Information Theory, Part I: An Introduction to the Fundamental Concepts
This book is about the definition of the Shannon measure of Information, and some derived quantities such as conditional information and mutual information. Unlike many books, which refer to the Shannon's Measure of information (SMI) as "Entropy," this book makes a clear distinction between the SMI and Entropy.
In the last chapter, Entropy is derived as a special case of SMI.
Ample examples are provided which help the reader in understanding the different concepts discussed in this book. As with previous books by the author, this book aims at a clear and mystery-free presentation of the central concept in Information theory — the Shannon's Measure of Information.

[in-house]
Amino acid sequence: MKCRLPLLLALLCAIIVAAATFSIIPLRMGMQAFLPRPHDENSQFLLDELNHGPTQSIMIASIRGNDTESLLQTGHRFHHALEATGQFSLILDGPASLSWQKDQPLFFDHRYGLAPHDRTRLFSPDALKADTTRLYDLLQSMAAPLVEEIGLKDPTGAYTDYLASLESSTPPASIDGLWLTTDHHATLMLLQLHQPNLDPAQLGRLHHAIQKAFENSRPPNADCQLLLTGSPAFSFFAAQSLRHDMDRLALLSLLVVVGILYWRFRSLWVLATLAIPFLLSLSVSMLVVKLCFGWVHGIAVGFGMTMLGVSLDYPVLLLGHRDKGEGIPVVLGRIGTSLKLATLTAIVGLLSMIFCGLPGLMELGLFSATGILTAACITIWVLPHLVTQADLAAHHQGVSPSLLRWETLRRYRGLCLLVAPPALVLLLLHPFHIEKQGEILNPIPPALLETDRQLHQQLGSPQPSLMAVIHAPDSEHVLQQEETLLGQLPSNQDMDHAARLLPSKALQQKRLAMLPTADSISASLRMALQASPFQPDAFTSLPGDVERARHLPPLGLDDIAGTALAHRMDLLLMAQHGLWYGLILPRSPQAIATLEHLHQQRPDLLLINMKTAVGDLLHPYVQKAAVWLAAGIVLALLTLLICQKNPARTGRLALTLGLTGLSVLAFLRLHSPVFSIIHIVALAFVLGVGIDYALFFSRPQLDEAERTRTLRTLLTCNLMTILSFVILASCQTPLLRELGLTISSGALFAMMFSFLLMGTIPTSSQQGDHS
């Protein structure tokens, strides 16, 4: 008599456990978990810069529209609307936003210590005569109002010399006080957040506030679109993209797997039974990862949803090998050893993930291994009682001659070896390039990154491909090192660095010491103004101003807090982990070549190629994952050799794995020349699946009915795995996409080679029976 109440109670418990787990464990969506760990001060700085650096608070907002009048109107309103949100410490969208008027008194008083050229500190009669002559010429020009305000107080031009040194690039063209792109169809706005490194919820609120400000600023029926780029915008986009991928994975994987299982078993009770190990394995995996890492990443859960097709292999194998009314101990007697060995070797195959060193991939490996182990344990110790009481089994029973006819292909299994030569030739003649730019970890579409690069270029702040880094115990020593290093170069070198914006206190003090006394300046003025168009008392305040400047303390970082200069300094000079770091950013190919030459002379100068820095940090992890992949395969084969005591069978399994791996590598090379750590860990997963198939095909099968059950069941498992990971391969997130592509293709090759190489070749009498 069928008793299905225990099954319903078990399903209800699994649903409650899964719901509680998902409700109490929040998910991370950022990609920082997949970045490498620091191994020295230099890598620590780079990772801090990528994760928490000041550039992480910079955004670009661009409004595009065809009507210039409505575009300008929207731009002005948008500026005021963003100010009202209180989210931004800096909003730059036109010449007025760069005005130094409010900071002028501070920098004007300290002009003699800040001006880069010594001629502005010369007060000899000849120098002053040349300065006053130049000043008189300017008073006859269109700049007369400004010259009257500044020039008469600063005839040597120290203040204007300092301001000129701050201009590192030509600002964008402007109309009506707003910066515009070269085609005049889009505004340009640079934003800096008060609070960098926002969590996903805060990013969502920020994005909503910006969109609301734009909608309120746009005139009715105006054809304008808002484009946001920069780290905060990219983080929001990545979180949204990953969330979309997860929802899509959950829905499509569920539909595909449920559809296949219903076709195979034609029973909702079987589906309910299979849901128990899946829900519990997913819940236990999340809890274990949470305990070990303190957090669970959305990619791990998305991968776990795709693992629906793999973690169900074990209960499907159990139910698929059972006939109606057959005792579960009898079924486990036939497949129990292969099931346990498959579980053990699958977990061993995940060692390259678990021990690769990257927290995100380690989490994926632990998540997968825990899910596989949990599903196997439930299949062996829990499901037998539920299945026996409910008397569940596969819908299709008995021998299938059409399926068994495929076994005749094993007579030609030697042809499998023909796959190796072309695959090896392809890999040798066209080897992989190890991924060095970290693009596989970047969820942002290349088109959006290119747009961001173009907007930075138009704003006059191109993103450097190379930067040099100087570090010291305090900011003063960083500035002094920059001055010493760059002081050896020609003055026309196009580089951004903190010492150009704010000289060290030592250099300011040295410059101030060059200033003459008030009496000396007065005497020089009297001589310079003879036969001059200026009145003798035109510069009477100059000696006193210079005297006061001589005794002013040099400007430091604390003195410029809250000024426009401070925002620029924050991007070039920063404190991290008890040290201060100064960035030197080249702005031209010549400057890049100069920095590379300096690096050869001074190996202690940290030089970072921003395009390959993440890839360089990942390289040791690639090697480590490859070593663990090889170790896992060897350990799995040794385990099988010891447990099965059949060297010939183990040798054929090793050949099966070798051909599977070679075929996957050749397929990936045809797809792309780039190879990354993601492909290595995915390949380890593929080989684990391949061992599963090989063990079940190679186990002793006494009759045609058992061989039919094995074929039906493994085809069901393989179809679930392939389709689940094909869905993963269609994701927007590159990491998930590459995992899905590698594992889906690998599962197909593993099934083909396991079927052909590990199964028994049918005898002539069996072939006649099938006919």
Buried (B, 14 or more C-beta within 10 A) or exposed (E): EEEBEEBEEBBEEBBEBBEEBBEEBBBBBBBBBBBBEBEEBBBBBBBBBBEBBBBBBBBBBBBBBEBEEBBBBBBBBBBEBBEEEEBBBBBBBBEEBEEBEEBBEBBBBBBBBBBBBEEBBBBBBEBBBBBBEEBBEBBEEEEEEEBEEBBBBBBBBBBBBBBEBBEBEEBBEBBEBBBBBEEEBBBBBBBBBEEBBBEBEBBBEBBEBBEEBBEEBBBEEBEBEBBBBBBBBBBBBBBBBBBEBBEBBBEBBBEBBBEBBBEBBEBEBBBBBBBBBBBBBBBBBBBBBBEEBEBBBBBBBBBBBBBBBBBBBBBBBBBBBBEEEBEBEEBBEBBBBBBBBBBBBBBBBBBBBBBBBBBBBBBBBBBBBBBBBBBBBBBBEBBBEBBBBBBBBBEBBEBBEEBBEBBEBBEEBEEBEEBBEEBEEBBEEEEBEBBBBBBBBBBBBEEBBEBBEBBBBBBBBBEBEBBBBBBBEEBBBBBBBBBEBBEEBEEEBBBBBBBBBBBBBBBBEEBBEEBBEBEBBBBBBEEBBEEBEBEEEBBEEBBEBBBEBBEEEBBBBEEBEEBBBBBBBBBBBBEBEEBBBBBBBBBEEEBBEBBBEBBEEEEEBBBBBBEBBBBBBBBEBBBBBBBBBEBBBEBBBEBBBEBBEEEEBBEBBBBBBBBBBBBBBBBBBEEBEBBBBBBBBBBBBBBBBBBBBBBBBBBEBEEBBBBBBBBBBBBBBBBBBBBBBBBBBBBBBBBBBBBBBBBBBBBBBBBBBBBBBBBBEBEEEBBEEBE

This book presents the fundamental concepts of Information theory in a friendly-simple language and is devoid of all kinds of fancy and pompous statements made by authors of popular science books who write on this subject. It is unique in its presentation of Shannon's measure of information, and the clear distinction between this concept and the thermodynamic entropy.
Although some mathematical knowledge is required by the reader, the emphasis is on the concepts and their meaning rather on the mathematical details of the theory.
Readership: Students and researchers in information theory.
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